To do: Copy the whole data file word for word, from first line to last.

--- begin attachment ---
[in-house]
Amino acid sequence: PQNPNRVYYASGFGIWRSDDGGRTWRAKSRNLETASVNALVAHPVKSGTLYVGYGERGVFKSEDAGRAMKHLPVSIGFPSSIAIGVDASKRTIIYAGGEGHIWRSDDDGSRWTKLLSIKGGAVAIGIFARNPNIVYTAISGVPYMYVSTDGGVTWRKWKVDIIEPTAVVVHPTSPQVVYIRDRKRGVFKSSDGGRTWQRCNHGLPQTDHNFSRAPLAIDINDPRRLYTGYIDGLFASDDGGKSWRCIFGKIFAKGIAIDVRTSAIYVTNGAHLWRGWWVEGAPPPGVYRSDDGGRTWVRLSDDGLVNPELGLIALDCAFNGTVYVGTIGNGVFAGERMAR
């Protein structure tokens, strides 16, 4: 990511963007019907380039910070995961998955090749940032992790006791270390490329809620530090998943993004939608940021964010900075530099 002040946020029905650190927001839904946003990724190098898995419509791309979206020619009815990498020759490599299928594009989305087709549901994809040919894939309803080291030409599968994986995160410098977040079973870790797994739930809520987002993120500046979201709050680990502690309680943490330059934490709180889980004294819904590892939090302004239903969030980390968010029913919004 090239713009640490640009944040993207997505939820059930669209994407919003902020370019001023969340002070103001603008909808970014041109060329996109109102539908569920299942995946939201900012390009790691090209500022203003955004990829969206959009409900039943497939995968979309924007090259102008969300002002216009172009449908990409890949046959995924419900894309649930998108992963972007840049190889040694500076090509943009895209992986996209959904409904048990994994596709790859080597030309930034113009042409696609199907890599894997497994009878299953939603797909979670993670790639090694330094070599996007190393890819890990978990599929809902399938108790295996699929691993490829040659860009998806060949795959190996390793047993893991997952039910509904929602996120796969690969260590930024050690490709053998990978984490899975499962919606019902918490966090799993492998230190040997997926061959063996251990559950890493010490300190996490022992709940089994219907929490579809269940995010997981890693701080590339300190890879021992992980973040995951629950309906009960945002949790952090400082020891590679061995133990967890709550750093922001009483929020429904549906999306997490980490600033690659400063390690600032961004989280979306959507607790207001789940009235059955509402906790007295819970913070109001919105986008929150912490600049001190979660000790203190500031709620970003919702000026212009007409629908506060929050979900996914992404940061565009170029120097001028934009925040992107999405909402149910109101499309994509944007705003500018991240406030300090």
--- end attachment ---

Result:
[in-house]
Amino acid sequence: PQNPNRVYYASGFGIWRSDDGGRTWRAKSRNLETASVNALVAHPVKSGTLYVGYGERGVFKSEDAGRAMKHLPVSIGFPSSIAIGVDASKRTIIYAGGEGHIWRSDDDGSRWTKLLSIKGGAVAIGIFARNPNIVYTAISGVPYMYVSTDGGVTWRKWKVDIIEPTAVVVHPTSPQVVYIRDRKRGVFKSSDGGRTWQRCNHGLPQTDHNFSRAPLAIDINDPRRLYTGYIDGLFASDDGGKSWRCIFGKIFAKGIAIDVRTSAIYVTNGAHLWRGWWVEGAPPPGVYRSDDGGRTWVRLSDDGLVNPELGLIALDCAFNGTVYVGTIGNGVFAGERMAR
């Protein structure tokens, strides 16, 4: 990511963007019907380039910070995961998955090749940032992790006791270390490329809620530090998943993004939608940021964010900075530099 002040946020029905650190927001839904946003990724190098898995419509791309979206020619009815990498020759490599299928594009989305087709549901994809040919894939309803080291030409599968994986995160410098977040079973870790797994739930809520987002993120500046979201709050680990502690309680943490330059934490709180889980004294819904590892939090302004239903969030980390968010029913919004 090239713009640490640009944040993207997505939820059930669209994407919003902020370019001023969340002070103001603008909808970014041109060329996109109102539908569920299942995946939201900012390009790691090209500022203003955004990829969206959009409900039943497939995968979309924007090259102008969300002002216009172009449908990409890949046959995924419900894309649930998108992963972007840049190889040694500076090509943009895209992986996209959904409904048990994994596709790859080597030309930034113009042409696609199907890599894997497994009878299953939603797909979670993670790639090694330094070599996007190393890819890990978990599929809902399938108790295996699929691993490829040659860009998806060949795959190996390793047993893991997952039910509904929602996120796969690969260590930024050690490709053998990978984490899975499962919606019902918490966090799993492998230190040997997926061959063996251990559950890493010490300190996490022992709940089994219907929490579809269940995010997981890693701080590339300190890879021992992980973040995951629950309906009960945002949790952090400082020891590679061995133990967890709550750093922001009483929020429904549906999306997490980490600033690659400063390690600032961004989280979306959507607790207001789940009235059955509402906790007295819970913070109001919105986008929150912490600049001190979660000790203190500031709620970003919702000026212009007409629908506060929050979900996914992404940061565009170029120097001028934009925040992107999405909402149910109101499309994509944007705003500018991240406030300090």